In an article recently published in Nature Communications, researchers at the University of Toronto, along with scientists at Mount Sinai Hospital, demonstrated how what they call DNA ambulances work. These DNA ambulances transport severely injured DNA to specialized locations, or hospitals, within the cell to be repaired. In addition to the mode of transport, the researchers also found the road traveled by these healing transporters.
A ubiquitous but rare DNA base, previously thought to be a transitional chemical modification of cytosine, has now been shown to be stably incorporated in mammalian DNA. 5-formylcytosine (5fC) is found in all tissues, with the highest levels being found in the brain. Its exact function is unknown, but its physical position in the genome suggests that it plays a key role in gene expression.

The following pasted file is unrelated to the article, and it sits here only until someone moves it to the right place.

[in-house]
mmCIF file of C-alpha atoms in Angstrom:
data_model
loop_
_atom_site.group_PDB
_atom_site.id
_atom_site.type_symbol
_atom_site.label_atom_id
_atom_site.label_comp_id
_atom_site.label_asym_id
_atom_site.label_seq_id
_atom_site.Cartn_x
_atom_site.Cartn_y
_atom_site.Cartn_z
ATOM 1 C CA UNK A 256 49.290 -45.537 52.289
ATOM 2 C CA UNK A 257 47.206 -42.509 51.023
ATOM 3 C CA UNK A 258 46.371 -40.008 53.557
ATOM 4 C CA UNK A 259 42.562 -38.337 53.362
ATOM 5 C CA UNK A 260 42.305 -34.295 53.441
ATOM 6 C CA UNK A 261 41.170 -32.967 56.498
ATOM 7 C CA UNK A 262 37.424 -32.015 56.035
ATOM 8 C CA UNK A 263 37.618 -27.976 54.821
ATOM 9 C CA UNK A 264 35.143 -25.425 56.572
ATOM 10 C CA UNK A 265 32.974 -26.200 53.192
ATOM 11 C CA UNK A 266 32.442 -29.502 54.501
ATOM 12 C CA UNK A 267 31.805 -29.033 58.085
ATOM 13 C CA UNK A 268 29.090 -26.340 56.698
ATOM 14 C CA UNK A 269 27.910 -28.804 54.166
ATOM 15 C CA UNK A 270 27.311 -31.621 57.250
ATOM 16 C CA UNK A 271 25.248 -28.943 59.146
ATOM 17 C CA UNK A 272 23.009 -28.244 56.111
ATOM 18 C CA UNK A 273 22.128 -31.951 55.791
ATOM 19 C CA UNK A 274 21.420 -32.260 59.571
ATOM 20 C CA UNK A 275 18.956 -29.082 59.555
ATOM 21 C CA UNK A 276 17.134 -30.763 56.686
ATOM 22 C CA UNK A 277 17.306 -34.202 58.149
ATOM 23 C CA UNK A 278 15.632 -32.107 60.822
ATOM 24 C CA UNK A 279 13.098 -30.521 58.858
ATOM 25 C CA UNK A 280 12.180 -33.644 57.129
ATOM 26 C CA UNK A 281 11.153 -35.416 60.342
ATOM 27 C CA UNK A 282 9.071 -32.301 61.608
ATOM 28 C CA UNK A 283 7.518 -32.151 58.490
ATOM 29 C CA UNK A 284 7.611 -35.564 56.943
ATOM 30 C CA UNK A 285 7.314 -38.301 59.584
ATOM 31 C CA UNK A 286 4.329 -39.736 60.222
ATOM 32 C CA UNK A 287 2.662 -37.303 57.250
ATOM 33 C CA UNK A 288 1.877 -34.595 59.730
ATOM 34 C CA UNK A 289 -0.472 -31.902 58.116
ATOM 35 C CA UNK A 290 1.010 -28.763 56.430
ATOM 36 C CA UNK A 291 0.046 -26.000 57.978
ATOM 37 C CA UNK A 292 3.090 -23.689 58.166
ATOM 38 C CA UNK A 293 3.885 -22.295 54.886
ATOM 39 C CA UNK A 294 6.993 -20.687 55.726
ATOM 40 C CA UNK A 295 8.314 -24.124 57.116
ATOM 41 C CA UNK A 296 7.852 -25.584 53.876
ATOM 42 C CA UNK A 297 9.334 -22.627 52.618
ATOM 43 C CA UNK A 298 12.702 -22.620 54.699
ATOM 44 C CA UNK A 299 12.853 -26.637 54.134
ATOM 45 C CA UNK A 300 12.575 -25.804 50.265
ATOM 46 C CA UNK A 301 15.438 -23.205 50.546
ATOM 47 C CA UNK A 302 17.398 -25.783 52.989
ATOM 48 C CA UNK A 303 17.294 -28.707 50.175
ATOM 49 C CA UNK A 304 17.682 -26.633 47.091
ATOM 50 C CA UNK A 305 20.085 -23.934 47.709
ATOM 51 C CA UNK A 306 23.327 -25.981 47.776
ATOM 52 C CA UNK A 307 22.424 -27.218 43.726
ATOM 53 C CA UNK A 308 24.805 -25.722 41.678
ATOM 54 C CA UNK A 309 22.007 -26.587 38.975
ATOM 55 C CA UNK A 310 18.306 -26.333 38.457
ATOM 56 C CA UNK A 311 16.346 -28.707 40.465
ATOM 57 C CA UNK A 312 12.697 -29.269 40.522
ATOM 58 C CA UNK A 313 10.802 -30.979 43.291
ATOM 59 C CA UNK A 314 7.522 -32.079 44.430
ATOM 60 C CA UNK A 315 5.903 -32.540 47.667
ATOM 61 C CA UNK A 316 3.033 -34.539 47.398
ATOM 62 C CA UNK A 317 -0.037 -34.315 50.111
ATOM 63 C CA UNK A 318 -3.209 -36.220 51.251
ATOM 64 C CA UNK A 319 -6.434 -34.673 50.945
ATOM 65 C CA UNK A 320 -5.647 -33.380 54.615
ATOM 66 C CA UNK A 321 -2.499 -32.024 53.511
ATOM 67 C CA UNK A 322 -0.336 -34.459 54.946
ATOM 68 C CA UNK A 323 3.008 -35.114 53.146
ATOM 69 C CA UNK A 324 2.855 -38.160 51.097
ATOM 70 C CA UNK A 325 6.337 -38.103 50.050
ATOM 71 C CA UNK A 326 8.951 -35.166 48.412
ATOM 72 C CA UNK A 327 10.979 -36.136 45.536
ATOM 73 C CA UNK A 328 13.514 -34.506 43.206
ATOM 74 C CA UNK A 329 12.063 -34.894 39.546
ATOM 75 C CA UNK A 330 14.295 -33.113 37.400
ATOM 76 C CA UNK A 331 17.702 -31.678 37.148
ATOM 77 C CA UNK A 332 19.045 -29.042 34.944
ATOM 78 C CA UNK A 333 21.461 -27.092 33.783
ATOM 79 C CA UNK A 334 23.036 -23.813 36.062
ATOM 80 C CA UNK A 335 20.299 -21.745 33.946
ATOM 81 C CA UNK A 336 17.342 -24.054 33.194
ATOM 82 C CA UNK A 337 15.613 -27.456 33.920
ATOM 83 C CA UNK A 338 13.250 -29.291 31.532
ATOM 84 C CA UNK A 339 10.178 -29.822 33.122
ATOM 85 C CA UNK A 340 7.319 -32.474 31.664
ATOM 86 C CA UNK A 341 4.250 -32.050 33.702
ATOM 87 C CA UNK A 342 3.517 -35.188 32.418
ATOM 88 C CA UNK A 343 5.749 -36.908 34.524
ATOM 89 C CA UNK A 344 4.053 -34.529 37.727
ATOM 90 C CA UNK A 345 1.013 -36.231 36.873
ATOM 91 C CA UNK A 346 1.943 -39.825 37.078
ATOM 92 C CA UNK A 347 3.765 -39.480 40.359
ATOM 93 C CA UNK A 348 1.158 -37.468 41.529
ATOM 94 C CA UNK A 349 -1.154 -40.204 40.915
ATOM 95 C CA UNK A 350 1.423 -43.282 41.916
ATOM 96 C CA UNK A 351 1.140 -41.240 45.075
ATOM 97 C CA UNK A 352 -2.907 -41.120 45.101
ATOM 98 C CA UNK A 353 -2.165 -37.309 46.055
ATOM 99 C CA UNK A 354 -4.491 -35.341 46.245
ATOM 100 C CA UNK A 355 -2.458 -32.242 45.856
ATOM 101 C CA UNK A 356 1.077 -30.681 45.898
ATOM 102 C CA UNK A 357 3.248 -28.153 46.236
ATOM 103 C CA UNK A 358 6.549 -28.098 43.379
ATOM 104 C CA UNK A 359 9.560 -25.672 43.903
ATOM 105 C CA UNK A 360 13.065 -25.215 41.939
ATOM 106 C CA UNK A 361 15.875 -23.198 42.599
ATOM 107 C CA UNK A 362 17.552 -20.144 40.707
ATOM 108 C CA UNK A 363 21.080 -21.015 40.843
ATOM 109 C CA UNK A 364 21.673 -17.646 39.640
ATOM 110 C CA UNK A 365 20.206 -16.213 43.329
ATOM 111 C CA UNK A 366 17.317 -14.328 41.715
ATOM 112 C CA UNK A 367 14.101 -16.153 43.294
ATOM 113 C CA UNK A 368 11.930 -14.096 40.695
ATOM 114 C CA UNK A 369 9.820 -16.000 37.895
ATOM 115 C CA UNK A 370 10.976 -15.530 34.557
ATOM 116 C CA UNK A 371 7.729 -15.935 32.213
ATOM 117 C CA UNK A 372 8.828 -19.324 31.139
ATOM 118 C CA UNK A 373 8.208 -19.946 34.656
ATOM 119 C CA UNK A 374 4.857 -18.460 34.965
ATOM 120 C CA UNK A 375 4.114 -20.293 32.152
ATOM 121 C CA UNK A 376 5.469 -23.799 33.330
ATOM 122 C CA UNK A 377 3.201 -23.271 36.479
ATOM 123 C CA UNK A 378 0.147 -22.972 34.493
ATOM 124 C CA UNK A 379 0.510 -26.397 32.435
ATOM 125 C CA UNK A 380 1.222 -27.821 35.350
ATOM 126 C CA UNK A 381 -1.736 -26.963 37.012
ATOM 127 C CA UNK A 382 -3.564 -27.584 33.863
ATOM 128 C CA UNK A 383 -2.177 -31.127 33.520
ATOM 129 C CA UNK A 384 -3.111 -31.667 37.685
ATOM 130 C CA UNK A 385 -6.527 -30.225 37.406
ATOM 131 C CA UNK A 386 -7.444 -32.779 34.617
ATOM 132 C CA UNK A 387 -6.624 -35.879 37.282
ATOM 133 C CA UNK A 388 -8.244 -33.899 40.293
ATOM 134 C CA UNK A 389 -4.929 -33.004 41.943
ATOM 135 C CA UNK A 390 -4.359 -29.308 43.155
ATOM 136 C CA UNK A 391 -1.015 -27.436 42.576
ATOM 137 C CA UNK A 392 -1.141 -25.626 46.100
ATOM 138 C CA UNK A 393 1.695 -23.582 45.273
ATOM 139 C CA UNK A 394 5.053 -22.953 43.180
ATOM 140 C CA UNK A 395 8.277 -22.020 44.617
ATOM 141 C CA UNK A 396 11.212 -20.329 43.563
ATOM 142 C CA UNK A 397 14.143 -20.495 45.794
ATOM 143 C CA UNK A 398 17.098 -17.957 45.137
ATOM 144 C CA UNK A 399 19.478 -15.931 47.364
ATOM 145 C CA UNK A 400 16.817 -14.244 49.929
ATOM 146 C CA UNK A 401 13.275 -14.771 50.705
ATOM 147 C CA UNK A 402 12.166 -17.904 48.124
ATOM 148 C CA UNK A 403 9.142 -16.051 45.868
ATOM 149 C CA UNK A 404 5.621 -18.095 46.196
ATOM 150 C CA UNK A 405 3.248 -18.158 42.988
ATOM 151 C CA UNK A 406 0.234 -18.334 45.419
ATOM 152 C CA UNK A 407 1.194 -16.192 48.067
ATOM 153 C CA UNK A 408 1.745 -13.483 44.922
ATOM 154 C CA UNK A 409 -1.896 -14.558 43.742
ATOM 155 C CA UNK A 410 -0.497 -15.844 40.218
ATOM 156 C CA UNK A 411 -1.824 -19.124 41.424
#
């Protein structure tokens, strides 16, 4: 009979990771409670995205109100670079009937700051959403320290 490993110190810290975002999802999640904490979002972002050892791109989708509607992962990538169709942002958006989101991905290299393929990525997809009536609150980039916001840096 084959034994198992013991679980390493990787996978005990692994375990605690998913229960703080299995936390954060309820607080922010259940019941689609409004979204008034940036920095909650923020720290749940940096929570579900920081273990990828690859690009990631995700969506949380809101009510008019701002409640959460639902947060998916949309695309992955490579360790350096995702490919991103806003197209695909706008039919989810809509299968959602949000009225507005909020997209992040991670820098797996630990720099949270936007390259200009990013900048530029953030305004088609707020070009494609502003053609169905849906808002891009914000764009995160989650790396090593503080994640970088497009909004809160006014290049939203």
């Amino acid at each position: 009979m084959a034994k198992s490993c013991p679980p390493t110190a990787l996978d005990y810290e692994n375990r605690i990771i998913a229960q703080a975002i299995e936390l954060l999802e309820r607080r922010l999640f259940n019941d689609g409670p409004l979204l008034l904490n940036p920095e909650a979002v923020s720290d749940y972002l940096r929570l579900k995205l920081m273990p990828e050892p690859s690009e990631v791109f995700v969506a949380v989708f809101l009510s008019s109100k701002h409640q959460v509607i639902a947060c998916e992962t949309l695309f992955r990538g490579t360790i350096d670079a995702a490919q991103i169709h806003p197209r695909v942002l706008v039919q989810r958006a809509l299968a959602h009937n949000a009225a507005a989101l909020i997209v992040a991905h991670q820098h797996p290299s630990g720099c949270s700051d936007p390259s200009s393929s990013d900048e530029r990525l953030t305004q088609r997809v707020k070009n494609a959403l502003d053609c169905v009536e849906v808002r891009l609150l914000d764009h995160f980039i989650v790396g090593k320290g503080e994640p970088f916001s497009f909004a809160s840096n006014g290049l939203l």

Brain tumors such as glioblastomas are exceptionally difficult to treat since, irrespective of how they were treated, they find a way to regenerate. This ability can be attributed to cancer stem cells that circumvent treatment and trigger the expansion of new tumor cells. Recently, scientists at Washington University School of Medicine in St. Louis discovered a way to disrupt the regeneration of brain tumors by disrupting a key player in the brain tumor stem cell maintenance process.